- The Oxford Handbook of Political Communication
- Political Communication: Then, Now, and Beyond
- Creating the Hybrid Field of Political Communication: A Five-Decade-Long Evolution of the Concept of Effects
- The Shape of Political Communication
- A Typology of Media Effects
- The Power of Political Communication
- Nowhere to Go: Some Dilemmas of Deliberative Democracy
- How to Think Normatively About News and Democracy
- Not a Fourth Estate but a Second Legislature
- Presidential Address
- Political Messages and Partisanship
- Political Advertising
- Political Campaign Debates
- Niche Communication in Political Campaigns
- The Functional Theory of Political Campaign Communication
- The Political Uses and Abuses of Civility and Incivility
- The Politics of Memory
- Two-Step Flow, Diffusion, and the Role of Social Networks in Political Communication
- Taking Interdependence Seriously: Platforms for Understanding Political Communication
- Disagreement in Political Discussion
- The Internal Dynamics and Political Power of Small Group Political Deliberation
- Ethnography of Politics and Political Communication: Studies in Sociology and Political Science
- Self-censorship, the Spiral of Silence, and Contemporary Political Communication
- Collective Intelligence: The Wisdom and Foolishness of Deliberating Groups
- Broadcasting versus Narrowcasting: Do Mass Media Exist in the Twenty-First Century?
- Online News Consumption in the United States and Ideological Extremism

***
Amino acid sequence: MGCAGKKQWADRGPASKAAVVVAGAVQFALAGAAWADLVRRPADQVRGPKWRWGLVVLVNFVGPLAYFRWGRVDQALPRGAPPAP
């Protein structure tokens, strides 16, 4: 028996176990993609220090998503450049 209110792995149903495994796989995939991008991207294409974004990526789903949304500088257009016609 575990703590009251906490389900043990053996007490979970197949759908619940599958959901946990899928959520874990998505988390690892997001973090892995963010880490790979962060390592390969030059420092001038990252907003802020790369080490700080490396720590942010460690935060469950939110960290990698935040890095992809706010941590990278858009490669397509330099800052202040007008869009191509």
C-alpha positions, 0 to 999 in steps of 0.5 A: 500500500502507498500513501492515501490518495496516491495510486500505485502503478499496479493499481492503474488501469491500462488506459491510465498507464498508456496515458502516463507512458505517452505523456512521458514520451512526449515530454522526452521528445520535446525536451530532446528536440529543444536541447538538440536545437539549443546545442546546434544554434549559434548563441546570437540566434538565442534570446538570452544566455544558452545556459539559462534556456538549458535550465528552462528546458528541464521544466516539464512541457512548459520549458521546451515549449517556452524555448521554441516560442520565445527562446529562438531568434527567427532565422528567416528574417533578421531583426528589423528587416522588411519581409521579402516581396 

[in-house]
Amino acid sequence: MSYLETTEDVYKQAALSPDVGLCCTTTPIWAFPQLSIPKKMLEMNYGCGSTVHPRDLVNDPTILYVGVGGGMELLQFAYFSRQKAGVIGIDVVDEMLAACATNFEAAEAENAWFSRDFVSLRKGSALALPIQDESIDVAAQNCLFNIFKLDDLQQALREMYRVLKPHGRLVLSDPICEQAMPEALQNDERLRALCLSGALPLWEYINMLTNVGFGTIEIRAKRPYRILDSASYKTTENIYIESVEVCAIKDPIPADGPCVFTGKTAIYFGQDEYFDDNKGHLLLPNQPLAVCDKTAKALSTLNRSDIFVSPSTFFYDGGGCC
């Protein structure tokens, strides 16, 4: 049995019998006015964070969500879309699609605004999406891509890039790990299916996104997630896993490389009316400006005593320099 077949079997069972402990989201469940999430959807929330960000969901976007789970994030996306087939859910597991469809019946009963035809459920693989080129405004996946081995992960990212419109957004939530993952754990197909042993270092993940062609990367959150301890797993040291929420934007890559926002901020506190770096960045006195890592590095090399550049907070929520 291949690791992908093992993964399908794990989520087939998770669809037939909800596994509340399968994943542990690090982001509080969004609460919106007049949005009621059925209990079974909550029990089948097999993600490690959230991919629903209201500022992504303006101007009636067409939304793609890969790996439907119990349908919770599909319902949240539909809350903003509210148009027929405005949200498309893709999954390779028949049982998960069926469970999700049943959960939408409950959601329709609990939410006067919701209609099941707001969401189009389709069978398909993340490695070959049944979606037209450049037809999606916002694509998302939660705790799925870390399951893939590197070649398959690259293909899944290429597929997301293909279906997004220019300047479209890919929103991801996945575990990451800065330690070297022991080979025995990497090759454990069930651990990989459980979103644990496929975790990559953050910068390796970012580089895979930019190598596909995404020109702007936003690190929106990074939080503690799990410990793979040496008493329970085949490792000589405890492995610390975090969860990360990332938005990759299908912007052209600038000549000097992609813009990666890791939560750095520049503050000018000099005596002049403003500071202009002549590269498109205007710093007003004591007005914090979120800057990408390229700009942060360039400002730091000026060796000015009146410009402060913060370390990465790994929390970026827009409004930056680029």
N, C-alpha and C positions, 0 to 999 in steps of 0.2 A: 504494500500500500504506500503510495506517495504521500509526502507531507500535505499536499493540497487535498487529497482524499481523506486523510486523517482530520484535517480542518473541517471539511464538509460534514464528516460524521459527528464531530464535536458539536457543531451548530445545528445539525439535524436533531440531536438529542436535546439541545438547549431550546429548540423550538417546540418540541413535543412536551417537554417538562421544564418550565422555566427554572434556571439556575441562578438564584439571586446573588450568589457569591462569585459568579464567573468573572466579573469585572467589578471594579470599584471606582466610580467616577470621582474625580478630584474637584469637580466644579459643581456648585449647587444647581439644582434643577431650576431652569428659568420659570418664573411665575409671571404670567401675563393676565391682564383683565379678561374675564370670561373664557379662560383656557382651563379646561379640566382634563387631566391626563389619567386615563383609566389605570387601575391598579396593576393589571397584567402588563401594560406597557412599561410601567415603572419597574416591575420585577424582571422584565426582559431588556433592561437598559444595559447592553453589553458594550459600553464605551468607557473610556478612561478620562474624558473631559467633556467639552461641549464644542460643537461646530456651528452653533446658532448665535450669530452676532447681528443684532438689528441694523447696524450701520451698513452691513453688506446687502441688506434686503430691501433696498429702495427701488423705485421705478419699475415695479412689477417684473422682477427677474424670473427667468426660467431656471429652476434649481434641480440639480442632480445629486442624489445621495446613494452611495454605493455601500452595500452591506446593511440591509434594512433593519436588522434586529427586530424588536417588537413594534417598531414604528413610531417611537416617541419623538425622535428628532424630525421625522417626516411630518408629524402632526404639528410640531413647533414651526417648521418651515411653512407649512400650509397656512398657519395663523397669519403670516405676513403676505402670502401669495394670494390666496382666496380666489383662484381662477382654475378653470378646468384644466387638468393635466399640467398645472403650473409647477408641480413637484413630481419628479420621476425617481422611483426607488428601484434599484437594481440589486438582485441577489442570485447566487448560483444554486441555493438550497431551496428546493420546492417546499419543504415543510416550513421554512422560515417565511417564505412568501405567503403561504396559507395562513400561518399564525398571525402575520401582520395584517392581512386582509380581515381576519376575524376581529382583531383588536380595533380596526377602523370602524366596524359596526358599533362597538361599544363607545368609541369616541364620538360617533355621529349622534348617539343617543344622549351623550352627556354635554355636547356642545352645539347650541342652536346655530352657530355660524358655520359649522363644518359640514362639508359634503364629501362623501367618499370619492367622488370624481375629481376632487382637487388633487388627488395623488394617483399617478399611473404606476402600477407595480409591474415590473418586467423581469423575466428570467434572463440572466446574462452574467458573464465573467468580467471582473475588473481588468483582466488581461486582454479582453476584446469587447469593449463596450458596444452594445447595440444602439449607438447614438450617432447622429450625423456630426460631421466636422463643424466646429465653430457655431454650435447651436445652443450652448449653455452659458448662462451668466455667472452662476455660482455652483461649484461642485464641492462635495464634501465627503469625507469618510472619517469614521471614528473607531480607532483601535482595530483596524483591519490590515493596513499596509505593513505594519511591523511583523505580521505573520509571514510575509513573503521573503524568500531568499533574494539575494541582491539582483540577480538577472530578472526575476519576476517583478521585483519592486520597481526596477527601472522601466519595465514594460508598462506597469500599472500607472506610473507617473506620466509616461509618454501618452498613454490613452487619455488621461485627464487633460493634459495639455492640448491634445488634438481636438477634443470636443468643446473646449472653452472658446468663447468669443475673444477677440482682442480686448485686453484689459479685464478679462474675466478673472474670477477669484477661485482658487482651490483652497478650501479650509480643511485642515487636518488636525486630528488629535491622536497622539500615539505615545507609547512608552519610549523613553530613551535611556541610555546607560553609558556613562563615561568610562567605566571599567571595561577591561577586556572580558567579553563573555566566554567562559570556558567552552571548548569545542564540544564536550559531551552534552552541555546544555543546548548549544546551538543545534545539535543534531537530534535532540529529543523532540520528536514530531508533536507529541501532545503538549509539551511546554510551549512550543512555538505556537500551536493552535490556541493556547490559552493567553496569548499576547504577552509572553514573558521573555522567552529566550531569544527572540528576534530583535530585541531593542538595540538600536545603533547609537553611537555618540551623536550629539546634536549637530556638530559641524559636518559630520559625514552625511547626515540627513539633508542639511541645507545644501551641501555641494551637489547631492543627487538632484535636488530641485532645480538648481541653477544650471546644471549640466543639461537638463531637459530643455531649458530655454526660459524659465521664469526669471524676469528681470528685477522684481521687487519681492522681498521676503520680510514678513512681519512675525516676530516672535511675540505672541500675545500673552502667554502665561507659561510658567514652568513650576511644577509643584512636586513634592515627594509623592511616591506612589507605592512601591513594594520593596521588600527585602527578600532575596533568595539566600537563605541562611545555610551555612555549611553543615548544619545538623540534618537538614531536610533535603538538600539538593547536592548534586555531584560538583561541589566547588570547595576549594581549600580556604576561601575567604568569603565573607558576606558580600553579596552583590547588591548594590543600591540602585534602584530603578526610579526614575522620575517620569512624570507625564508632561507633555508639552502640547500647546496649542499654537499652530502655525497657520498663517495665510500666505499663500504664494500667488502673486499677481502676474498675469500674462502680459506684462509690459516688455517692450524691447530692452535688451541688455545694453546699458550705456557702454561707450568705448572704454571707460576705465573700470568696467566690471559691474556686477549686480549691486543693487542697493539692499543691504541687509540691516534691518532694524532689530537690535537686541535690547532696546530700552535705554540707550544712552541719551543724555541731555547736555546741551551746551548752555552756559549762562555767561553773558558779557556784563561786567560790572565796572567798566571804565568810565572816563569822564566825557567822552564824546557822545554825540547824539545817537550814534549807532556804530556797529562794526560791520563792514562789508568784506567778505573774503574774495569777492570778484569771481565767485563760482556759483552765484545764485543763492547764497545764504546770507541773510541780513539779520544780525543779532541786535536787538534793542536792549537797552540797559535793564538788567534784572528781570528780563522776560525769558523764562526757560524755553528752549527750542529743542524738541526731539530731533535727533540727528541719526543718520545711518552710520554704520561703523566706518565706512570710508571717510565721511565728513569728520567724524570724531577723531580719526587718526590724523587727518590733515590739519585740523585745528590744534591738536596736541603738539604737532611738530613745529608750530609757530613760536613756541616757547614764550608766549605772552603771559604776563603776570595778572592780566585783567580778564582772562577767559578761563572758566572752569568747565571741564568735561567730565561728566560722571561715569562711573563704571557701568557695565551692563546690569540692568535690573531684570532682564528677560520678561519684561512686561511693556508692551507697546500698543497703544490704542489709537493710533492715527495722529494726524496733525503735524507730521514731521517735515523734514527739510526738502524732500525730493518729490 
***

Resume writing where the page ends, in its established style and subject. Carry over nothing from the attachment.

- New Media and Political Campaigns
- Political Discussion and Deliberation Online
- The Political Effects of Entertainment Media
- Theories and Effects of Political Humor: Discounting Cues, Gateways, and the Impact of Incongruities
- Music as Political Communication
- Conditions for Political Accountability in a High-Choice Media Environment
- Political Communication: Looking Ahead
Abstract and Keywords
This chapter discusses the progression of mass media effects research from early preoccupation with attitude change through minimal effects paradigms to the current resurgence in persuasion research. Implications of contemporary changes in the media environment on media effects research are considered. After surveying and classifying definitions of media effects, the chapter discusses how fundamental transformations in the media environment brought about by information technology may work to reshape scholarly understandings of the relationship between news sources and audiences. The availability of multiple sources makes it possible for consumers to be more selective in their exposure to news programs. Selective exposure means that people with limited interest in politics may bypass the news entirely, while the more attentive may tailor their exposure to suit their political preferences. Both these trends imply a weakening of persuasion effects.
Shanto Iyengar (Ph.D., University of Iowa) is the Chandler Professor of Communication and Professor of Political Science at Stanford University. His areas of interest include mass communication, political psychology, and mass political behavior.
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